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代码代写|Laboratory Exercise 7 Memory and the VGA Display

代码代写|Laboratory Exercise 7 Memory and the VGA Display



The purpose of this exercise is to learn how to create and use on-chip block random access memories (BRAMS) as well as use the video graphics adapter (VGA).

1 Workflflow

For each part of the lab, you should begin by writing and testing Verilog code, using Model Sim. Once your design works in simulation, you should compile it with Quartus. You must simulate your circuit with ModelSim using reasonable test vectors written in the format used in Lab 2 for the simulation fifiles. You should be prepared to show schematics, Verilog, and simulations to your TA, if requested. You will not be helped with debugging your code if you do not have schematic and ModelSim simulations. Issues identifified with the tester, without doing your own ModelSim simulations will not get help.

Warning: This lab document is quite detailed and covers a lot of new information. Please read through it carefully. Do not rush to just get the labs done as you will spend much more time debugging your code than making progress. Also, it is highly recommended that you watch the tutorial videos on Quercus in the Lab 7 page.

2 Part I

In addition to lookup tables (LUTs) and flflip flflops, the FPGA provides flflexible embedded memory blocks that can be confifigured into various bit widths and depths along with many other parameters. To access these blocks you will use another feature of Quartus that can build modules of various functions. In this part of the lab exercise you will create a small RAM block and interact with it to understand how it works. Using the Quartus IP catalog  you will fifirst create a module for the desired memory. This will create a module that you can then instantiate in your designs when you need such a memory block. You can test the memory module using ModelSim and, if you have a board, using the switches and HEX displays for inputs and outputs.

The memory module we would like to create is shown in Figure 1. It consists of a memory block, address register, data register and a control register. You can see that the address and input data are stored in a register as well as the Write Enable control signal. Using the registers means that the DataOut value will be stable for one clock cycle and allows the inputs to be changed after the rising clock edge in preparation for the next clock cycle. It is a small memory so that we can easily interact with it using the available switches and displays on the the DE1-SoC board.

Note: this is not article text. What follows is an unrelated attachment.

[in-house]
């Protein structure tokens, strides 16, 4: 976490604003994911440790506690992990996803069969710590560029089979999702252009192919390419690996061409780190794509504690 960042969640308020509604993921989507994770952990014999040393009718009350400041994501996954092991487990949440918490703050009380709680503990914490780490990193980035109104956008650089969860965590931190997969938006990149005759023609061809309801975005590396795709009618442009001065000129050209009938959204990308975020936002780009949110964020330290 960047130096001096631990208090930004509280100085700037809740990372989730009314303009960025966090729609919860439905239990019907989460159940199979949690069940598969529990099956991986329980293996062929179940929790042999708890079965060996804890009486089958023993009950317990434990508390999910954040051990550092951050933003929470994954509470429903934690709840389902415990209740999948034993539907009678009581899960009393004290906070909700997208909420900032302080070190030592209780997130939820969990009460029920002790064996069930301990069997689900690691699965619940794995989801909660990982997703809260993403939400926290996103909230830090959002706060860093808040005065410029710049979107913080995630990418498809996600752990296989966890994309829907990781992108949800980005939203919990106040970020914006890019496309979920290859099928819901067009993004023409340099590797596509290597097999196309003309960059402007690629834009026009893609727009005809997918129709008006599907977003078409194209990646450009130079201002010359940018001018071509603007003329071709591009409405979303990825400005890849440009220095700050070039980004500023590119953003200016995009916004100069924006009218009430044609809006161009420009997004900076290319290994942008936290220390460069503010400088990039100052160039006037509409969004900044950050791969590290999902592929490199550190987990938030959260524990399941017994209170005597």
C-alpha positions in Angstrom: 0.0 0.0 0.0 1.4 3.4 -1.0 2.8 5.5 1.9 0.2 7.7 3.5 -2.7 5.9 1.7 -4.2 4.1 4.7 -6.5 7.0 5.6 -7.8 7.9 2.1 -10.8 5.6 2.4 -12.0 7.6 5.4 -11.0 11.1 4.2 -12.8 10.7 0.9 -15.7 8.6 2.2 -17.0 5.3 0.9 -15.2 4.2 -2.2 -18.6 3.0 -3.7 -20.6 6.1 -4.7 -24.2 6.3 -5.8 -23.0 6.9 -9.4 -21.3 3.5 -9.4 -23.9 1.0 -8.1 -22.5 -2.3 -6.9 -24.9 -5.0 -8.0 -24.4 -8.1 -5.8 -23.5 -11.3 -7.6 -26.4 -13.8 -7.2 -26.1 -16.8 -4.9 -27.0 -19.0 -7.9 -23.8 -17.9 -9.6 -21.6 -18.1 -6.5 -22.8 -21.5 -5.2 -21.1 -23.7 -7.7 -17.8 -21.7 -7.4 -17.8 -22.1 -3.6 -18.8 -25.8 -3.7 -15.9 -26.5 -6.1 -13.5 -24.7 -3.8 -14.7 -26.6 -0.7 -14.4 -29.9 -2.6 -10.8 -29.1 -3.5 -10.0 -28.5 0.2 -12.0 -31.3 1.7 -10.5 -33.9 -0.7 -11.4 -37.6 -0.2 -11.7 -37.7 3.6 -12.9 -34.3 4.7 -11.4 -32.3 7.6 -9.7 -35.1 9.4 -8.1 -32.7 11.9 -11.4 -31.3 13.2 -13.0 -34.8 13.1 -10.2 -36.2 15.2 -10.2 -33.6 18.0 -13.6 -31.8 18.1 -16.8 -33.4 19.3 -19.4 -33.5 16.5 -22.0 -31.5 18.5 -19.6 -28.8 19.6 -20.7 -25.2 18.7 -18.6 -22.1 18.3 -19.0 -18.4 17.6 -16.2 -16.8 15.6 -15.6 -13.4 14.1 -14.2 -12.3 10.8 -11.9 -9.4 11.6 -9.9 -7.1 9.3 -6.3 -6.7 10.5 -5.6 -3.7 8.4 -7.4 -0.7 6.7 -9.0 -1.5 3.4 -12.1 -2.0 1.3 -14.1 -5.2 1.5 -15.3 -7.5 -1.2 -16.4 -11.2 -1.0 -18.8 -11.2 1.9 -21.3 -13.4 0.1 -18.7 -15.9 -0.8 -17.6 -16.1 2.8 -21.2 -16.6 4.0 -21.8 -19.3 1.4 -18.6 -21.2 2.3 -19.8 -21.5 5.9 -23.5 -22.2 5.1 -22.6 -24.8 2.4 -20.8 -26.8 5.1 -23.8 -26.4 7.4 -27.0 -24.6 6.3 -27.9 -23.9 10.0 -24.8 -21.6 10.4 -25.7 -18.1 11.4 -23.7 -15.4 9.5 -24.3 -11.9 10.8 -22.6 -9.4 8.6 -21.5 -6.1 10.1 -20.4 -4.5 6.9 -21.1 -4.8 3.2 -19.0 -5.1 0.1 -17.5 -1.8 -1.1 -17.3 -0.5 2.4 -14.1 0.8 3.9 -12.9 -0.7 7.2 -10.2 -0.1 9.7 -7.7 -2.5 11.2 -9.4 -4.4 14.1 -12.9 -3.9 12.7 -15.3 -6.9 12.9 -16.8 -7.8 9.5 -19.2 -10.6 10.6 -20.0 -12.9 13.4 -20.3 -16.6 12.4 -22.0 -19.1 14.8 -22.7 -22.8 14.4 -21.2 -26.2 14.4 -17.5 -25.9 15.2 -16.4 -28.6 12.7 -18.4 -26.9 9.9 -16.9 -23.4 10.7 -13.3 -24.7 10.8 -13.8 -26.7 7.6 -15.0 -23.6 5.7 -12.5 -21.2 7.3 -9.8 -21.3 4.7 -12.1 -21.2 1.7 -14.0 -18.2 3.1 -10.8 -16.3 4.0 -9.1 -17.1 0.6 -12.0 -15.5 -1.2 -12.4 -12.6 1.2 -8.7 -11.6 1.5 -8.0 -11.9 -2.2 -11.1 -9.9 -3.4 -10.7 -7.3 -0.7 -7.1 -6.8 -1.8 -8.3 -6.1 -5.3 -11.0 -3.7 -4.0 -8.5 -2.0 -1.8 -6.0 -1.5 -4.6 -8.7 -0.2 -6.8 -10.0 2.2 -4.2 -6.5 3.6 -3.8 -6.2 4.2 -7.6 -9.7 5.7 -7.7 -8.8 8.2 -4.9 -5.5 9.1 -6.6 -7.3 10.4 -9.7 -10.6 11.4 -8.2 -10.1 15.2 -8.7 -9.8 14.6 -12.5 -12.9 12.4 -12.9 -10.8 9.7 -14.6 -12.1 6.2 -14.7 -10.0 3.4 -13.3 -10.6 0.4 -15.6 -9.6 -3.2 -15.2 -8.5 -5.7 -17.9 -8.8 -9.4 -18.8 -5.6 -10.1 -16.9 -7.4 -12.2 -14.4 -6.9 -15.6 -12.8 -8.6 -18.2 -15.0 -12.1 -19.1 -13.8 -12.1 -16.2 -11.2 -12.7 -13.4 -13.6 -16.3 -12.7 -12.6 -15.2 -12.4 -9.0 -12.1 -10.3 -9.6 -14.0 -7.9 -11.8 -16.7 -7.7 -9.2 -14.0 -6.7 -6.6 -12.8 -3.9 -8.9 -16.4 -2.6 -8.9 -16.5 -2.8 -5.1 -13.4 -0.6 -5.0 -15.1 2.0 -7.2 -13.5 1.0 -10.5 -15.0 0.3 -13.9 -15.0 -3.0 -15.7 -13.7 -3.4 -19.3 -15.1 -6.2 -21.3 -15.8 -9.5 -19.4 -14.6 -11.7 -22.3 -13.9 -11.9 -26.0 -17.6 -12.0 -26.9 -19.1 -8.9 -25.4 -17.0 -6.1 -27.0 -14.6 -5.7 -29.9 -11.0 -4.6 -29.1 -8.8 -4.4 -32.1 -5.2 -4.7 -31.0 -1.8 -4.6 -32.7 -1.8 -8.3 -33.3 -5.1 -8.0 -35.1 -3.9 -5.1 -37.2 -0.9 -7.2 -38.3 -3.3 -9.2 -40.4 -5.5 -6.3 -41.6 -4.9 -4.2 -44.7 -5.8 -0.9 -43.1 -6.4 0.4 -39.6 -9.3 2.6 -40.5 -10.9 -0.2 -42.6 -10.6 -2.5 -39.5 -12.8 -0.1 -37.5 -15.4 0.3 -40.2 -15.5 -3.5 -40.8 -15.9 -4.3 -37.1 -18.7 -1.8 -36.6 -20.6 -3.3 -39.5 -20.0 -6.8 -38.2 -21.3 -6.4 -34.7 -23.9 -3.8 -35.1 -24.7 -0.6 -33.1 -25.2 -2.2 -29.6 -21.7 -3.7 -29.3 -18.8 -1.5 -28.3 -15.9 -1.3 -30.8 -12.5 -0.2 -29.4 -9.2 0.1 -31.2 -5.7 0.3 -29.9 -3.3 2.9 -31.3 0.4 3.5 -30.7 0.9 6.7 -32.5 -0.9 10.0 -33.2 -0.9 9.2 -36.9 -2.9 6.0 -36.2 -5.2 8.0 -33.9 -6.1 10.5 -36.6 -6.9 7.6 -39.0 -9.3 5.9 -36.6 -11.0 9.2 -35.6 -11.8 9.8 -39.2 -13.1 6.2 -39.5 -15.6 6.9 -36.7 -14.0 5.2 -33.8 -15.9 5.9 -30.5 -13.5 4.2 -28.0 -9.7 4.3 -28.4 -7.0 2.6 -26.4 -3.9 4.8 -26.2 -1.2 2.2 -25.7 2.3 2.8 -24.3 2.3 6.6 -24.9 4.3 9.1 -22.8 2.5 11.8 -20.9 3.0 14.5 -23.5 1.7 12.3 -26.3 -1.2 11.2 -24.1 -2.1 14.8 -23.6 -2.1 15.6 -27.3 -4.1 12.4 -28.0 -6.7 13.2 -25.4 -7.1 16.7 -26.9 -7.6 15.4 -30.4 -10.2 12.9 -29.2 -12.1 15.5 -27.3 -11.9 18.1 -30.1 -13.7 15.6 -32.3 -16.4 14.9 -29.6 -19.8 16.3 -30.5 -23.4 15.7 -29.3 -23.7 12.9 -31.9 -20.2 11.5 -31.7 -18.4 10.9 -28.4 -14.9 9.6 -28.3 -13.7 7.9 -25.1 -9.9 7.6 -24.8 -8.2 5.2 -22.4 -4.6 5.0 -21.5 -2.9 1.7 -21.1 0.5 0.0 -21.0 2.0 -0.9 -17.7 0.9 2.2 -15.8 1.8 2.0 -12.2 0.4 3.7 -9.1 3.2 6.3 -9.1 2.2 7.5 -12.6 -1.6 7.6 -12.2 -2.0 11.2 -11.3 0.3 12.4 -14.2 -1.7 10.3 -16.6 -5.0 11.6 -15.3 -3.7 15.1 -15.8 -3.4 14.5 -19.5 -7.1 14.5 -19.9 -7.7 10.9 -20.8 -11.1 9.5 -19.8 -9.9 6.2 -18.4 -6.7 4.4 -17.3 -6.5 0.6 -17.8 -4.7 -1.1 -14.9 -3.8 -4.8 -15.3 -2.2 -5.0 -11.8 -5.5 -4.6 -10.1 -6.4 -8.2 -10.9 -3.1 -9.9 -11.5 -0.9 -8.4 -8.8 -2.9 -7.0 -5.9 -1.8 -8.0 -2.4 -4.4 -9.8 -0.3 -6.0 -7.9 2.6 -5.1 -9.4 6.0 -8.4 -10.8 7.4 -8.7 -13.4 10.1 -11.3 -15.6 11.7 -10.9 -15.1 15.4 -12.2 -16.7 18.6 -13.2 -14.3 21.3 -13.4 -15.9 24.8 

Figure 2 shows a timing diagram for reading from the memory. Four locations at addresses A0, A1, A2 and A3 are accessed and the corresponding data D0, D1, D2 and D3 are read from those addresses, respectively. Figure 3 shows the timing for writing data to the memory.

Observe that WriteEn is only high for addresses A1 and A2. This means that only data words D1 and D2 are written, respectively.

To generate the memory module for the small memory shown in Figure 1, perform the following steps.

  1. Open Quartus.
  2. You will now create a memory module that you can include into your design. First, select Tools–>IP Catalog
  1. Open Installed IP–>Library–>Basic Functions–>On Chip Memory–>RAM:1-PORT
  2. Browse to the folder or directory where you want to build your project. This is where the fifile for the memory module will be created. Call the fifile part1.v. Choose the IP variation to be Verilog and click OK.
  1. Select a 4-bit wide (width of ‘q’ output bus) memory with 32 words. Leave the memory block type as Auto and use a Single Clock. Click Next.
  1. Unselect q as a registered port.
  1. Click Finish and Finish again to generate the new Verilog fifile, part1.v.
  2. Examine the newly created Verilog fifile. Observe that it declares a module with the required ports as shown in Figure 1. You can now instantiate the module into any design.
  1. Simulate your part1 module with ModelSim to satisfy yourself that your circuit is working. Be prepared to justify that your test cases are enough to give confifidence that your circuit is working.

Since you are adding the BRAM IP to your project, you will need to add an additional parameter to simulate this. The following shows how to do this in your Modelsim


vsim -L altera_mf_ver <module-name>

For some more information on what this does, read Section 4 below. When you are satisfified with your simulations, you can submit to the Automarker.

  1. Create a new Quartus project for your circuit. You will need a top-level module to make connections from the instantiation of your part1 module to the switches, pushbutton and HEX displays of the DE1-SoC board. The connections used are shown in Table 1.